Abandoned airport

This morning was the second time I switched car, now over to Öken. Earlier I had been in Gecko, and started in Deffis. Defies is a Land Rover Defender, while Öken and Gecko are Toyota Landcruisers.

The morning had a really nice sky, and with the steppe, it looked like a great opportunity to take a good photo!

  
We had some museums and monuments in mind this day. The museum did not open, so we skipped that in the end, and moved on to some monuments. First, we saw a monument which we did not really now what it was about. It was close to the river, where a fisherman were walking out.

  
After that we visited the monuments which were in honour of the ones suffering after the test bombings with nuclear weapons. The park looked great, but it kind of felt like they put too much money into this, when the country felt poor.

   
 For lunch we tried some pirogues which tasted terrific. It was probably also the cheapest lunch yet! After some shopping, the journey continued.
When at the hostel, we had found a big abandoned airport where we now were headed. We started by driving out on the large airstrip.

  
We then continued with looking at some of the hangars, which some of them were dug out, while others were more intact. None were in good condition inside, though.

   
 We continued to a couple of houses, one in which we found a hole to an underground walk, maybe 50 metres long. The second house seemed to be industrial, maybe coal.

   
           Then we started exploring the houses looking more like homes, or maybe schools and working quarters. We managed to find our way up to the second level on one of them, but saw through a window how there were a building you could probably get up on the roof at!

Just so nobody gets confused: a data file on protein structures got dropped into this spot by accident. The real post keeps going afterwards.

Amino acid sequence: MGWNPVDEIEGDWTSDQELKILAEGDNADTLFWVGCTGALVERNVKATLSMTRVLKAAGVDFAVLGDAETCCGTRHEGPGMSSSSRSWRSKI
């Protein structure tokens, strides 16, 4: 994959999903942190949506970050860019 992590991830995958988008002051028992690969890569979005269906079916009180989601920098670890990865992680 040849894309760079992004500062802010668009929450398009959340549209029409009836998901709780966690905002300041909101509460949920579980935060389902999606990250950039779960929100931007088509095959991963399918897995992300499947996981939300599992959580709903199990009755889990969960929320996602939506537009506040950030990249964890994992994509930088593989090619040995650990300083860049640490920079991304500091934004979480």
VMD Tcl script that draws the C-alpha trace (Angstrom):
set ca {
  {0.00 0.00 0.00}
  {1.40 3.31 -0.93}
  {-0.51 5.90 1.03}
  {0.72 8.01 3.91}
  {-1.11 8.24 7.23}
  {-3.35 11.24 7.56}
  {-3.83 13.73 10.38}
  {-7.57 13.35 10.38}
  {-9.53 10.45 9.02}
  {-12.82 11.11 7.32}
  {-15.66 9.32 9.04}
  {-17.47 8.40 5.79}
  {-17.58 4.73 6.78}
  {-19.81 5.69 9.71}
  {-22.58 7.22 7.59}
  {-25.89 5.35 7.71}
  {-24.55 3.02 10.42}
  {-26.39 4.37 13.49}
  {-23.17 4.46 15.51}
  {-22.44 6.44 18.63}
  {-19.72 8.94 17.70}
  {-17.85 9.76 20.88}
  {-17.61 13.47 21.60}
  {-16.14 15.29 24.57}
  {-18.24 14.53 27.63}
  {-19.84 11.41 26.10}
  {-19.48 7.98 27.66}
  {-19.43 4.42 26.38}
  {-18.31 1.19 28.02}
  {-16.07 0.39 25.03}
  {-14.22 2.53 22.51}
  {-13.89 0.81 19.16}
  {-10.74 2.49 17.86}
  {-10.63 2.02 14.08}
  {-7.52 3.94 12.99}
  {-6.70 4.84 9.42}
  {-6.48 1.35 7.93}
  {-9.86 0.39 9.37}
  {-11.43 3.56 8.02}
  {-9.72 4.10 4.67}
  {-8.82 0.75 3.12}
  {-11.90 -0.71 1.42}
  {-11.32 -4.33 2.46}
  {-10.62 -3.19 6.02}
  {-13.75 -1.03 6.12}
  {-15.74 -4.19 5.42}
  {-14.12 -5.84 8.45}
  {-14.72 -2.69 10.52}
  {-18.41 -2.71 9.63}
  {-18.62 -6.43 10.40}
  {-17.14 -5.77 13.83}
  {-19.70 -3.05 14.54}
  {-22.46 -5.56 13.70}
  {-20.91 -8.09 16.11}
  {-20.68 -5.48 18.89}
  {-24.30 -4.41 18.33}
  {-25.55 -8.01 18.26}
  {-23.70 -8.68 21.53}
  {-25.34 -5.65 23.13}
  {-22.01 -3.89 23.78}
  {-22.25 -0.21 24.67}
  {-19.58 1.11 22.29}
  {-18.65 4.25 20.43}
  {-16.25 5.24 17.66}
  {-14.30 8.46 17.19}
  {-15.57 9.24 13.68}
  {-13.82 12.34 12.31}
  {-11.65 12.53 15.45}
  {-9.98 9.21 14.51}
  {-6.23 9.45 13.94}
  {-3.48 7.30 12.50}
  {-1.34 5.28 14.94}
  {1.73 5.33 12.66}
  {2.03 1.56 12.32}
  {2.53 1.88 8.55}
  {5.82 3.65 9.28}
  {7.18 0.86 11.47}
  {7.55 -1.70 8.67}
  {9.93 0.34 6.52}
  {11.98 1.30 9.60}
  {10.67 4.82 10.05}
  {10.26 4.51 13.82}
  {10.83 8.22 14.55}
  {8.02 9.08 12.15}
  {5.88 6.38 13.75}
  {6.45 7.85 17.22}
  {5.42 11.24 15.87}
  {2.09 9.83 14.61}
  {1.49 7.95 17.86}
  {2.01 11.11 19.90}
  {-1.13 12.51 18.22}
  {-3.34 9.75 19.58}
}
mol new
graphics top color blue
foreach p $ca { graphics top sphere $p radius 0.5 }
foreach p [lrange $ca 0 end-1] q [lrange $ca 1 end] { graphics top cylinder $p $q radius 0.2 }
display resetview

Driving to the next part, we met a guy who was waiting for the rain to stop. He had a cool Ural motorbike!

  
After we had been running around for a few hours we continued to the next city, where there would be another museum. The place we had our GPS at were some sort of military place, though, so we started looking for dinner instead. This was a really small village, and when the only police we met saw us, he came and started talking with us. He was really nice and showed us to a restaurant, probably where he eats lunch sometimes, as it was really close to the police station.

  
When trying to get out of the city, there were a train on the train crossing which seemed to have some problems with getting where it should. It drove a little bit to the left, and then back to the right, to the left again, and to the right. I think we were standing there more than ten minutes, until the train managed to drive by!

  

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